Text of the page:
In a prospective study comparing matched populations who underwent LASIK surgery or PRL implantation, the PRL performed better than LASIK in almost all measures of safety, efficacy, predictability, and stability. Additionally, the PRL has demonstrated reversibility and excellent optical quality, and it potentially provides a gain in visual acuity in myopic patients due to retinal magnification. Correction is not limited by corneal thickness or topography. With proper anatomic conditions, especially sufficient anterior chamber depth, the PRL also shows good refractive and clinical results in hyperopic patients.

In general, all phakic IOLs preserve the architecture and asphericity of the cornea and the accommodative ability of the crystalline lens. These implants achieve immediate and stable refractive effect and improve UCVA and BCVA. Implantation is relatively safe and easy to perform for any skilled cataract surgeon. Phakic IOL implantation is not without complications; however, the complications have been minor and treatable. The three main issues that require follow-up after phakic IOL implantation are subcapsular lens opacity, implant decentration, and pigment dispersion that may lead to glaucoma. Our study shows that there is no pigment dispersion in negative-powered silicone PRLs but some slow dispersion in positive-powered PRLs. Ultrasound biomicroscopy has shown that the PRL does not touch the anterior capsule.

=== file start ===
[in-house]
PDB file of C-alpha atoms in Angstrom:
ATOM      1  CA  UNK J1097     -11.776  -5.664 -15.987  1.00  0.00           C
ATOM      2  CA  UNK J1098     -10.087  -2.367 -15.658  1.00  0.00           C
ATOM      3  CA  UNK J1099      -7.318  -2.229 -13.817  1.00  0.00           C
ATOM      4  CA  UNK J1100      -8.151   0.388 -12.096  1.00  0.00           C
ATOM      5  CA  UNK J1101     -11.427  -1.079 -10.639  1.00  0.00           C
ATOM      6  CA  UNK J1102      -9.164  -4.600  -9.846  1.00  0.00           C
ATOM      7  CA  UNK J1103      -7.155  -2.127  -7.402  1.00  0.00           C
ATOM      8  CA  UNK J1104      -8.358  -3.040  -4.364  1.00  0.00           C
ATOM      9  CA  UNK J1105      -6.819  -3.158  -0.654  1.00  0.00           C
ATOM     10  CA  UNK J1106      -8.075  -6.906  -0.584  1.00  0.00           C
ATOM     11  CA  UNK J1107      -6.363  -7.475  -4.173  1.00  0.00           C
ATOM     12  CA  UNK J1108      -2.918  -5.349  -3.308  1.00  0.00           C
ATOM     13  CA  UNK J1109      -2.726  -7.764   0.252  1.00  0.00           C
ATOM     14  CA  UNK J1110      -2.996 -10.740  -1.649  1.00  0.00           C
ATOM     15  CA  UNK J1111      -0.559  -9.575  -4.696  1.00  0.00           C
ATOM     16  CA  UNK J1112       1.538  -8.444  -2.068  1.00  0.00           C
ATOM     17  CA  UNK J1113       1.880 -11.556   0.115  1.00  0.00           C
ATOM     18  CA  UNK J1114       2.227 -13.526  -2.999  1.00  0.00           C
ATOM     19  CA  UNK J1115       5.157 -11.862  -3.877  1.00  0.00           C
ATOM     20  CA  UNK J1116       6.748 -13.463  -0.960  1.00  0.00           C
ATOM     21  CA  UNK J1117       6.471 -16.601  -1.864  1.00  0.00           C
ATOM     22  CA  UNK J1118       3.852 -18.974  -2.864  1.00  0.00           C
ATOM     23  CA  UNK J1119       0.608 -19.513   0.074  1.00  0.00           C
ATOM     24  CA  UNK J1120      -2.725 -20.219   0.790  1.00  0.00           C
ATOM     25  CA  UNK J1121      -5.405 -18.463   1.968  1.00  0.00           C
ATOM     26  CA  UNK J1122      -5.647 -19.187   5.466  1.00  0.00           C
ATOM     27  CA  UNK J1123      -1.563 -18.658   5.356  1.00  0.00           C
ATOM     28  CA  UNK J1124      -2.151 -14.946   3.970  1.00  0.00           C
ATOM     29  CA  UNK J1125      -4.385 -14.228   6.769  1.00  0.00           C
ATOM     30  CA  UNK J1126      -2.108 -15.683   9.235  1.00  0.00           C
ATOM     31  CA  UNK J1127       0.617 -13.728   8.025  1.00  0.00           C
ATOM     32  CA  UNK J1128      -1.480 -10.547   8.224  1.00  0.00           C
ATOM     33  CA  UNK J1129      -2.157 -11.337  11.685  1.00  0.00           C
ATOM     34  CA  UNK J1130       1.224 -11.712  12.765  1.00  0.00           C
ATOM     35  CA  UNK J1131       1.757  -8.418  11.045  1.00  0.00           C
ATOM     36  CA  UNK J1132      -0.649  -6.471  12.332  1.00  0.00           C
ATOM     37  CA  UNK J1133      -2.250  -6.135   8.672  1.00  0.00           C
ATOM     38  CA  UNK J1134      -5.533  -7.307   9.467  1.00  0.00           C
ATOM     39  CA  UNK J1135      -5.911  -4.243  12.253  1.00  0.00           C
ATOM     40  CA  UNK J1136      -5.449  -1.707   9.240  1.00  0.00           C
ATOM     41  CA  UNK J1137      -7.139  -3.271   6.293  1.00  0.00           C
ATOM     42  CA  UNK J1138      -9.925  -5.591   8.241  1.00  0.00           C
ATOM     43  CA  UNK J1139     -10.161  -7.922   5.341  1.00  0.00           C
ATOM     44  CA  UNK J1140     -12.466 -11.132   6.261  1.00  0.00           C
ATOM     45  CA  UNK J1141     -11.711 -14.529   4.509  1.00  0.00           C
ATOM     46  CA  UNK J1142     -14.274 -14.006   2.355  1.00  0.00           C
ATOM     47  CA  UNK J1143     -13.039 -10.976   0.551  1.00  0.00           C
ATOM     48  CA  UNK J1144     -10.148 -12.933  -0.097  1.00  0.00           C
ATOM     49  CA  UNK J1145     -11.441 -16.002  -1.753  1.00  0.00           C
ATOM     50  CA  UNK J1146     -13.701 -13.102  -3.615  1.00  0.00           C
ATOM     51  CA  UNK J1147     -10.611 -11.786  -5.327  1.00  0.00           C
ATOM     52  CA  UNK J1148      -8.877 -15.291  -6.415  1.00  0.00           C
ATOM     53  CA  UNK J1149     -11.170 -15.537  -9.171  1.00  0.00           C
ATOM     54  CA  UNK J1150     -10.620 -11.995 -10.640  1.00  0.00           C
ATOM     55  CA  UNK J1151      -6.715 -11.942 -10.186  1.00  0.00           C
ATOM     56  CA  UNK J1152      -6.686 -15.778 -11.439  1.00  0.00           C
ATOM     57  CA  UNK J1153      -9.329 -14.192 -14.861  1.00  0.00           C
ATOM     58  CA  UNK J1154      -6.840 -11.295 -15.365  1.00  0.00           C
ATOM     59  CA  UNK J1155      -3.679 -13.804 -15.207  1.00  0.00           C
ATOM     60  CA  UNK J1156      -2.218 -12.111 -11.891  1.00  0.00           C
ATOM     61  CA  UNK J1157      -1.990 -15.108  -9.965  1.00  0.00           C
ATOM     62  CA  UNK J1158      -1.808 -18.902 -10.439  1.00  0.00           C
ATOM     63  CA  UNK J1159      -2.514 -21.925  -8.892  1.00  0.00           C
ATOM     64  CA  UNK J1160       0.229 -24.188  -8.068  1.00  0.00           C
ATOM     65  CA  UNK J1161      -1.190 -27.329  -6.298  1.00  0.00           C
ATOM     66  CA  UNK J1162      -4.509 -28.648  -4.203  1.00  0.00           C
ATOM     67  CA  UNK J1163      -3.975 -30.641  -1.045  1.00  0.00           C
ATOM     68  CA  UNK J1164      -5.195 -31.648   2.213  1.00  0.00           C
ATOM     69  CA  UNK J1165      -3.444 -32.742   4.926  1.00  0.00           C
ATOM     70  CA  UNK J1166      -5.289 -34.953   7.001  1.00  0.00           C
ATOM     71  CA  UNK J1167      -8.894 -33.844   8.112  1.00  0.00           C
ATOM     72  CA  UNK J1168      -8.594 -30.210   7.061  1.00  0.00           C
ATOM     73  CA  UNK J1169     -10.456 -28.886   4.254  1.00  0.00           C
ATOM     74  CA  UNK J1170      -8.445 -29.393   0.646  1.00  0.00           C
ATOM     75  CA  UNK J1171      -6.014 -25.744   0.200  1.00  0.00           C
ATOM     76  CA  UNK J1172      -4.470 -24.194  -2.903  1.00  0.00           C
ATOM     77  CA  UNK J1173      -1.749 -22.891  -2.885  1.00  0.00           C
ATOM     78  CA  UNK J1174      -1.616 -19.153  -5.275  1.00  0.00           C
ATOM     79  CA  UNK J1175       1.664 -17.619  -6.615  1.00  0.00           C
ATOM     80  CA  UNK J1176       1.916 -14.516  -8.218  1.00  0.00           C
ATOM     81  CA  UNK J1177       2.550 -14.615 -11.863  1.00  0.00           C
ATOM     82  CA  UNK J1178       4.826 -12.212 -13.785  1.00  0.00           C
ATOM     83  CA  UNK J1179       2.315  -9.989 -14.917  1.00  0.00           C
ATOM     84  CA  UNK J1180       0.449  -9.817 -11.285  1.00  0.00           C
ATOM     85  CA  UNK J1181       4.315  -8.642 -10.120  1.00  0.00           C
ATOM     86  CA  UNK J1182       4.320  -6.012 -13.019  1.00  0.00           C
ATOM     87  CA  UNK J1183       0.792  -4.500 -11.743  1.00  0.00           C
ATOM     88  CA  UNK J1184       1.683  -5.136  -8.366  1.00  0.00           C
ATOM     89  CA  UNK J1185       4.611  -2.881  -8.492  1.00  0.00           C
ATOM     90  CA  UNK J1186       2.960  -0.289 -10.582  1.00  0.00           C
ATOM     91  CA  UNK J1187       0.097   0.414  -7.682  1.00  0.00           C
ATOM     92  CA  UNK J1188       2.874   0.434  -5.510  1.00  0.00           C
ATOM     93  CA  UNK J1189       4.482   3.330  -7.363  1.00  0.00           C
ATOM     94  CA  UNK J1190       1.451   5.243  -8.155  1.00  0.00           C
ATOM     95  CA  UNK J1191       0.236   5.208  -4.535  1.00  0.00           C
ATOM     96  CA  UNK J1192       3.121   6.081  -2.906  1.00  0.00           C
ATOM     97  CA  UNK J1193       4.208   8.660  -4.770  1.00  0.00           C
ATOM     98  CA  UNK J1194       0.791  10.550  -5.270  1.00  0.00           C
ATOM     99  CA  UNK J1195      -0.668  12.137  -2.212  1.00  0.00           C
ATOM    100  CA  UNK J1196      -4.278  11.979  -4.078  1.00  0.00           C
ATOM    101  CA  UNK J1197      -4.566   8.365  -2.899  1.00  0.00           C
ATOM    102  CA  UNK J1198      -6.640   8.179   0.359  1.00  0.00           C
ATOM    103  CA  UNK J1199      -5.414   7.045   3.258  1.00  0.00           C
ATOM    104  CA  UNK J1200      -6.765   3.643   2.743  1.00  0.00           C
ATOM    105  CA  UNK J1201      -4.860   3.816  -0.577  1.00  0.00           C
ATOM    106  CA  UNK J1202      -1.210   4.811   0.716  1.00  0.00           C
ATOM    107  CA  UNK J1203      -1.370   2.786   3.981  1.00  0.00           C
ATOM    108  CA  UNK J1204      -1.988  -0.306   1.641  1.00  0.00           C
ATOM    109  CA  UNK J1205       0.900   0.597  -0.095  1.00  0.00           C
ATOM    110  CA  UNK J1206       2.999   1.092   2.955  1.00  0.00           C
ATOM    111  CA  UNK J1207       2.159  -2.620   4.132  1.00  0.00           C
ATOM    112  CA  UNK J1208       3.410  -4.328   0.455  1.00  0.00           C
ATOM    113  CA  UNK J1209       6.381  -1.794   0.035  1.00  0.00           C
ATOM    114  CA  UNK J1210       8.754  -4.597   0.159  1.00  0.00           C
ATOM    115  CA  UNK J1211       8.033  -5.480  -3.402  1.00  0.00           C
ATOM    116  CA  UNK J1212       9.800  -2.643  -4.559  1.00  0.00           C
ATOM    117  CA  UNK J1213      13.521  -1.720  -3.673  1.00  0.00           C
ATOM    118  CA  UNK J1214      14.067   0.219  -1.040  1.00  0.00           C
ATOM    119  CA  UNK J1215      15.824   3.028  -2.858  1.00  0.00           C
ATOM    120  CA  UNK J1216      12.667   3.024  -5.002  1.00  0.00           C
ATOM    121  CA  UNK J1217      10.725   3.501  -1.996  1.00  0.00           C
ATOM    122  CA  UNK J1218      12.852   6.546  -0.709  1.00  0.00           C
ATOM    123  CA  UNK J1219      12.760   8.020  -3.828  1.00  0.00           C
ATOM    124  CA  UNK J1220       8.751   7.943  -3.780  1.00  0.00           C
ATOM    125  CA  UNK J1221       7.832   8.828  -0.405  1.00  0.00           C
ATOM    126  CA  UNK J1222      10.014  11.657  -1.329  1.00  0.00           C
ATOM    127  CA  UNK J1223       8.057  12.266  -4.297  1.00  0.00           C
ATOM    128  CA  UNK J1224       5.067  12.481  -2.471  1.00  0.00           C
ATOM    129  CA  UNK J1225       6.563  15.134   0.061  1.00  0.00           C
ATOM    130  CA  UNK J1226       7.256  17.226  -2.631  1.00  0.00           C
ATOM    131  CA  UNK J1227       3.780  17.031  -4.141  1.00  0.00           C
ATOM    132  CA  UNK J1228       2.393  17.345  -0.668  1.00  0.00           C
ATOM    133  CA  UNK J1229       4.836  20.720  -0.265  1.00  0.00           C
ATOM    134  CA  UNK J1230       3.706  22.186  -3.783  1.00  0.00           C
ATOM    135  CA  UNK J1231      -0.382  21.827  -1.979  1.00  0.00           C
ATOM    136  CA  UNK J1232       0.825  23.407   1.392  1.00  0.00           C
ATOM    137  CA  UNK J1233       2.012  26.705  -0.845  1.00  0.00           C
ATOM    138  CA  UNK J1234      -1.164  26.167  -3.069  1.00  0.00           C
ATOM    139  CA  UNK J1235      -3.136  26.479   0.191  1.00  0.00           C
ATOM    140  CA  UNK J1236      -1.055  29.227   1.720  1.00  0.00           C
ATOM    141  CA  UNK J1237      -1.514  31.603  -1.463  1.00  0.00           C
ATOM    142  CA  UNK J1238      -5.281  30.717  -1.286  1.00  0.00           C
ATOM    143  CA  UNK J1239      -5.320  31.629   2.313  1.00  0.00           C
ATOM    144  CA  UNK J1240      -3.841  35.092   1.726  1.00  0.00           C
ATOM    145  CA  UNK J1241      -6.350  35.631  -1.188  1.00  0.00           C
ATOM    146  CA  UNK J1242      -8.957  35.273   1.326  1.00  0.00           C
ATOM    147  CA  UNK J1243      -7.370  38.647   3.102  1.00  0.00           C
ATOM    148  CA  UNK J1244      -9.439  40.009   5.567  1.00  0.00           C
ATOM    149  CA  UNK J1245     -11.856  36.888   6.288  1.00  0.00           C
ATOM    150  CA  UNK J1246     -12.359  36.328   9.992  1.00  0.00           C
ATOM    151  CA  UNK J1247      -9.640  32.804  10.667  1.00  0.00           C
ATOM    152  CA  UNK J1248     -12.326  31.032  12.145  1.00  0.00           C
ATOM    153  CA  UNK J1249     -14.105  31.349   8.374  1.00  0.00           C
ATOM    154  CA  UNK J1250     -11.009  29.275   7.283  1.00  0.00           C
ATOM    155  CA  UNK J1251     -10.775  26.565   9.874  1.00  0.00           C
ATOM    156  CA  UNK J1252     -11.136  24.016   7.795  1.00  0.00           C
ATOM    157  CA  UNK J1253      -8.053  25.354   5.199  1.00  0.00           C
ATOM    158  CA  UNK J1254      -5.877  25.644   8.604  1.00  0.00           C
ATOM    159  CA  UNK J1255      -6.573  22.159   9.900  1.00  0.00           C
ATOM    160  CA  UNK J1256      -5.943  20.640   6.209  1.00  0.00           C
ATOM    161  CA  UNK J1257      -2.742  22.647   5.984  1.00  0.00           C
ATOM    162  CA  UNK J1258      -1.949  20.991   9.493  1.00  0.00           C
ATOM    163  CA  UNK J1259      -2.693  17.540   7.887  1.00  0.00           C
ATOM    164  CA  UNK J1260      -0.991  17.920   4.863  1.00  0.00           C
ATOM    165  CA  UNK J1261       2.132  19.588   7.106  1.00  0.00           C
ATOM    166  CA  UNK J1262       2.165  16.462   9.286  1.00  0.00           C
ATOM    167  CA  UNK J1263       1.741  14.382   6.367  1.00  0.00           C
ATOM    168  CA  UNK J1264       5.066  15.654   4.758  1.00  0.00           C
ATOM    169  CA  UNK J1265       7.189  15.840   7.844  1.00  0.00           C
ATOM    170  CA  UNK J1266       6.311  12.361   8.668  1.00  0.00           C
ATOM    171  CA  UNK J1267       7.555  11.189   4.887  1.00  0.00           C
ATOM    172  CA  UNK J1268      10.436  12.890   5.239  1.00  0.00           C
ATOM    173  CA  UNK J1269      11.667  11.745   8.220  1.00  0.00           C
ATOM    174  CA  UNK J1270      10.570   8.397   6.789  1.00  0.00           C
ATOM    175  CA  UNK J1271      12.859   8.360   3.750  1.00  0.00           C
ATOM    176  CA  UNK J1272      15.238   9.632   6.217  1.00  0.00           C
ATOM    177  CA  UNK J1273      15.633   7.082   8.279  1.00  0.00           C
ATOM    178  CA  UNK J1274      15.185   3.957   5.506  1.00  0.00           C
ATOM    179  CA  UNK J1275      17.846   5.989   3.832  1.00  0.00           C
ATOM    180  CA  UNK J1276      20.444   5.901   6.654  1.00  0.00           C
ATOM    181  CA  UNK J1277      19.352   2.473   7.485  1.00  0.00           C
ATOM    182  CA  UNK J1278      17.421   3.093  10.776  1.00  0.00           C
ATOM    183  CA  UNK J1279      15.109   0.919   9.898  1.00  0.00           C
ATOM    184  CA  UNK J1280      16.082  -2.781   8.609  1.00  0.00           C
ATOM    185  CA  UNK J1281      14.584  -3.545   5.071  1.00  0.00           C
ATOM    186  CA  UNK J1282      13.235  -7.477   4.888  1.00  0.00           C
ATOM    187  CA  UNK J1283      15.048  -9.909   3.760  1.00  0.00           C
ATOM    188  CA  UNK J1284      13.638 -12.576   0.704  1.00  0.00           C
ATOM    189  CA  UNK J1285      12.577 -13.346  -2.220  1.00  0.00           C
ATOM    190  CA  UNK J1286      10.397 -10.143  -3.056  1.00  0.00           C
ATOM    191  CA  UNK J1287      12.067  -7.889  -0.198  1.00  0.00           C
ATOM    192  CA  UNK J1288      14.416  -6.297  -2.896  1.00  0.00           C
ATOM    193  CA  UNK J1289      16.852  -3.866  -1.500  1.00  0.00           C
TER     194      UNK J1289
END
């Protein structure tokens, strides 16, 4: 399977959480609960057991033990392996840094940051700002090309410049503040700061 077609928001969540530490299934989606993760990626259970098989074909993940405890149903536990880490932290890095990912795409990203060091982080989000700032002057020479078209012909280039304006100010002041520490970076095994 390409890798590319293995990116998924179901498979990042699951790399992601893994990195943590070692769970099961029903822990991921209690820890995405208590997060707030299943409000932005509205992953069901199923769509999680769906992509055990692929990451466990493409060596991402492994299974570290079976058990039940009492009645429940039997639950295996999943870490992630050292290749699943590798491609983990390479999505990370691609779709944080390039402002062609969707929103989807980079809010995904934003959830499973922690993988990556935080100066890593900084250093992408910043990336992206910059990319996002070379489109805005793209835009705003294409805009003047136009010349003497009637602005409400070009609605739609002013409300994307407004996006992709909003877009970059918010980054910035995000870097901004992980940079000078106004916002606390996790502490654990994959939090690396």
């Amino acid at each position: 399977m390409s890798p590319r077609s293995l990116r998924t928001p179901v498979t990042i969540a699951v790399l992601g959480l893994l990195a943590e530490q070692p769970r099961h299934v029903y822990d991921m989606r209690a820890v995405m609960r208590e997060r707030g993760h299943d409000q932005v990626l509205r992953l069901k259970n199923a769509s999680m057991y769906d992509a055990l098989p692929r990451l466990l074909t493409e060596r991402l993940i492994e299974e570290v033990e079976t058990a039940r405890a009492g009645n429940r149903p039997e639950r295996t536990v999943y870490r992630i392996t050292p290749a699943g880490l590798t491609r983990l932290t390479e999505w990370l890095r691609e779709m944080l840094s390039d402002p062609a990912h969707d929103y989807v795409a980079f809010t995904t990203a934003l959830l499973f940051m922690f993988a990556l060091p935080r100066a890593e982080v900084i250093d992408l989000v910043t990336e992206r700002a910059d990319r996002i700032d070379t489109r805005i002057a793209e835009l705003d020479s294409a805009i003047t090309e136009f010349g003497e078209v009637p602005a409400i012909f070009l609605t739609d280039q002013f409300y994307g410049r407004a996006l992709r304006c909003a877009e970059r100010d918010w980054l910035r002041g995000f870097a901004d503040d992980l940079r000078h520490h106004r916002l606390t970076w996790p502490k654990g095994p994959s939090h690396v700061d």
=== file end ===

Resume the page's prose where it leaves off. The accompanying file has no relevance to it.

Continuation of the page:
With 15 years’ follow-up and constant development of surgical and diagnostic equipment, we have witnessed the power of phakic IOL implants to become one of the most exciting areas of refractive surgery.

Dimitrii Dementiev, MD, practices at the Centro di Microchirurgia Oculare, Milano, Italy, and the Medincenter of Diplomatic Corpus, Eye Care Department, Moscow, Russia. Dr. Dementiev states that he is a paid consultant to Carl Zeiss Meditec. He may be reached at tel: +39 03356025665; fax: +39 0293585308; e-mail: D3@iol.it.